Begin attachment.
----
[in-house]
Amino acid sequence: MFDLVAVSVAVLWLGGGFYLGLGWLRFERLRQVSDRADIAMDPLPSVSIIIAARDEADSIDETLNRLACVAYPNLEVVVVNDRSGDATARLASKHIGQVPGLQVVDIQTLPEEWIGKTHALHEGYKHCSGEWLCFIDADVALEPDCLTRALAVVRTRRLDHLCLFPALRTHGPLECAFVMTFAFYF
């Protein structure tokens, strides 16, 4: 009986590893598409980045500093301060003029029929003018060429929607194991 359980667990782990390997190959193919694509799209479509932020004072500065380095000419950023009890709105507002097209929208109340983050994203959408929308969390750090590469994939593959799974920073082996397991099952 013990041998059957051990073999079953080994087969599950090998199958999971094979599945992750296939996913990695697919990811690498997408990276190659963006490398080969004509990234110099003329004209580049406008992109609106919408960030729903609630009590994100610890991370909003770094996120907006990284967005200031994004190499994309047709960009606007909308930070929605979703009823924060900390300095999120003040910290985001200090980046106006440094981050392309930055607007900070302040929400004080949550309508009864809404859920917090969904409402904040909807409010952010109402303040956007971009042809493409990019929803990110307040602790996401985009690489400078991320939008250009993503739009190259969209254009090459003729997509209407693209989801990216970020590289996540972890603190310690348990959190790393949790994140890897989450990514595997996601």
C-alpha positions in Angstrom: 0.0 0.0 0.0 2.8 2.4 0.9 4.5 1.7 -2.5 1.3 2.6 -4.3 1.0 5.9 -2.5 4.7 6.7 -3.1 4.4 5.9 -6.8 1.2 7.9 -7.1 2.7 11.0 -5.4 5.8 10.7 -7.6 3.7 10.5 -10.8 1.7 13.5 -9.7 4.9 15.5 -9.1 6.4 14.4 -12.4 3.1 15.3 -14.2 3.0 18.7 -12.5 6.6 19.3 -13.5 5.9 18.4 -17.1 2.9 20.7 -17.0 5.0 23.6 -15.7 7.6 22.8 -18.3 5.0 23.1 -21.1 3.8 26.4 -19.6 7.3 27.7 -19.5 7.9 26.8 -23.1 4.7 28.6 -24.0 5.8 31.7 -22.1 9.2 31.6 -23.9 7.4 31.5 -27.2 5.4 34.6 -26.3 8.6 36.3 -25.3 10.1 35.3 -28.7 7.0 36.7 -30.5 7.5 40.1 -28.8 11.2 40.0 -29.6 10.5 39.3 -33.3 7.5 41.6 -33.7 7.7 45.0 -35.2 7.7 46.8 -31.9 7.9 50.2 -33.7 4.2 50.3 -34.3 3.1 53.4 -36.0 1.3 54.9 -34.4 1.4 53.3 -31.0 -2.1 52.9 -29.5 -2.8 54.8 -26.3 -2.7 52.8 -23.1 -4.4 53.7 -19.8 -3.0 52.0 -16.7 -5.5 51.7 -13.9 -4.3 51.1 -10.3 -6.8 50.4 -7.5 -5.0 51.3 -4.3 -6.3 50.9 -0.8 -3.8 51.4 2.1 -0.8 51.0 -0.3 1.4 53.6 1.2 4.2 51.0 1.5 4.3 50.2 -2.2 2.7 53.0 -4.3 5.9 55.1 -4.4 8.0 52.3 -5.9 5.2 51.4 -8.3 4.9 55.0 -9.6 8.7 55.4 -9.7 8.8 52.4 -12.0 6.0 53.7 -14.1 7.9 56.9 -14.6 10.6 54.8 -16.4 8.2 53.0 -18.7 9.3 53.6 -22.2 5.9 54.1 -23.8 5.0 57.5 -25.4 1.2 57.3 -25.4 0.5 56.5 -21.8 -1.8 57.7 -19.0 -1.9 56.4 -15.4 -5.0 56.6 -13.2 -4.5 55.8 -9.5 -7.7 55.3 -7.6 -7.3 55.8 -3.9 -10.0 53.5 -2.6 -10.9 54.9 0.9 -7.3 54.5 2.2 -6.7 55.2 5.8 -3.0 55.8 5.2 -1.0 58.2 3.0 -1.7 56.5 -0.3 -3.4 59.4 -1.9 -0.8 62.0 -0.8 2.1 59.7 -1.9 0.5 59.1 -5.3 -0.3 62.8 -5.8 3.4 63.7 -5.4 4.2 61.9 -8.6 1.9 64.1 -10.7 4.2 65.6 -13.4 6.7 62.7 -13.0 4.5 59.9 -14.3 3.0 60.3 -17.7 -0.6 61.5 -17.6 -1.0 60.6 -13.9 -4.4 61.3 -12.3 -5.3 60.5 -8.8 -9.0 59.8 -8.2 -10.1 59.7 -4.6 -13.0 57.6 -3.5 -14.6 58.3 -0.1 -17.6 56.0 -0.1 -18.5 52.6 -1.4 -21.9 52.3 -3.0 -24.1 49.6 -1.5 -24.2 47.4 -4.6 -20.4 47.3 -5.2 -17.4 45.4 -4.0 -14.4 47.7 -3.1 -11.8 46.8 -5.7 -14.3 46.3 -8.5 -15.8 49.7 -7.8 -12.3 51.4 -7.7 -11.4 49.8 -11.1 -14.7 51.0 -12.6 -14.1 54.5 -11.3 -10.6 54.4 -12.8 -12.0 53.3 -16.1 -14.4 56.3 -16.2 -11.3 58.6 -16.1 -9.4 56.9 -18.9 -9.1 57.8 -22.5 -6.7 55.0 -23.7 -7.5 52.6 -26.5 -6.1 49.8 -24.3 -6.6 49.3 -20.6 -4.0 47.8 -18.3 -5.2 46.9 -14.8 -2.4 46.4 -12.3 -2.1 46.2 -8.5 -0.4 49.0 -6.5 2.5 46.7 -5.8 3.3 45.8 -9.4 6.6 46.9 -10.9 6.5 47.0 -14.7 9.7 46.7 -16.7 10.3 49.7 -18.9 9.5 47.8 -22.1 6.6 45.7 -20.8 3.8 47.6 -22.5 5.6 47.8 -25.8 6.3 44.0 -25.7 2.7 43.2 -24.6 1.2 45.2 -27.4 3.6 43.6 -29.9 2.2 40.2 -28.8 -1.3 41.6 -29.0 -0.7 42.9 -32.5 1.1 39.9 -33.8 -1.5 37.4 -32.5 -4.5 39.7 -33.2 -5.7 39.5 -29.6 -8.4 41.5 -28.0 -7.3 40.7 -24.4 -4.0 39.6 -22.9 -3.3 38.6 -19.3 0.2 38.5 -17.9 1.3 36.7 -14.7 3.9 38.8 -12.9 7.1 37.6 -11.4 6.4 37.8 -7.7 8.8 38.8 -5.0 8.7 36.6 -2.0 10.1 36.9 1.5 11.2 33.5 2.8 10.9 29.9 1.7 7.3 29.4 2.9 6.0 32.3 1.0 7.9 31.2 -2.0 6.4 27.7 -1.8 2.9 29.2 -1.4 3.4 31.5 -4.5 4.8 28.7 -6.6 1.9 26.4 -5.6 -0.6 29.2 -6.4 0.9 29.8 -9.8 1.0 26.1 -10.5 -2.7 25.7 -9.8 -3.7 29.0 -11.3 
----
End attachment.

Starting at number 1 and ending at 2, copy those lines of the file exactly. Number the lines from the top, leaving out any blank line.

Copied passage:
[in-house]
Amino acid sequence: MFDLVAVSVAVLWLGGGFYLGLGWLRFERLRQVSDRADIAMDPLPSVSIIIAARDEADSIDETLNRLACVAYPNLEVVVVNDRSGDATARLASKHIGQVPGLQVVDIQTLPEEWIGKTHALHEGYKHCSGEWLCFIDADVALEPDCLTRALAVVRTRRLDHLCLFPALRTHGPLECAFVMTFAFYF